A school in Surrey, England for students with Asperger’s syndrome and higher functioning autism is under investigation regarding a policy that allowed teachers to give a student supervised access to razors, despite a history of self-harm.
The student at Unsted Park School was provided sterilized blade kits and escorted to the bathroom to "carry out self-harm in safe and controlled manner," getSurrey.co.uk reported. The teachers would check on the student periodically and then staff would clean and bandage the wounds.
The policy was allegedly coordinated between the school and the student's mother, according to the Telegraph.
BBC News reported that the incident occurred in January 2012. The Department of Education became fully aware in December that year, and an emergency inspection was carried out.
The Priory Group, which runs the school, confirmed that the policy did exist but said it was short-lived.
According to getSurrey, several faculty members protested the policy, and it was abandoned after only six days.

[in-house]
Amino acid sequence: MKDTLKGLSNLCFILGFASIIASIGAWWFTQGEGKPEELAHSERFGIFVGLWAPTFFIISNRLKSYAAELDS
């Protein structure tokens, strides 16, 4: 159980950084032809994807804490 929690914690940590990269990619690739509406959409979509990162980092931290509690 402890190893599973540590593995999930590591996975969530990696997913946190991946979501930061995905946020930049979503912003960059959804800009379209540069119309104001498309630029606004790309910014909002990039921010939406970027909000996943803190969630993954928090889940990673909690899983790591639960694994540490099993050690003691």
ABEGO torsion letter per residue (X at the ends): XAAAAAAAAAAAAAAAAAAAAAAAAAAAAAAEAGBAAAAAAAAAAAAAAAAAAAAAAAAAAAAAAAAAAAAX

Now, the school's principal, Steve Dempsey, and head teacher, Laura Blair, could be brought before England's Department of Education's Teaching Agency to address allegations of unacceptable professional conduct.
The Surrey police were notified by Social Services when the incident first began to happen, the Daily Mail reported, but decided there were no criminal offenses to investigate.
"A senior strategy meeting, which was attended by Surrey Police, was held on January 19, 2012, to ensure that safeguarding practices were put in place," a police spokesperson said. "This was done to ensure that the practice did not continue at the school and was not put into practice at any other school."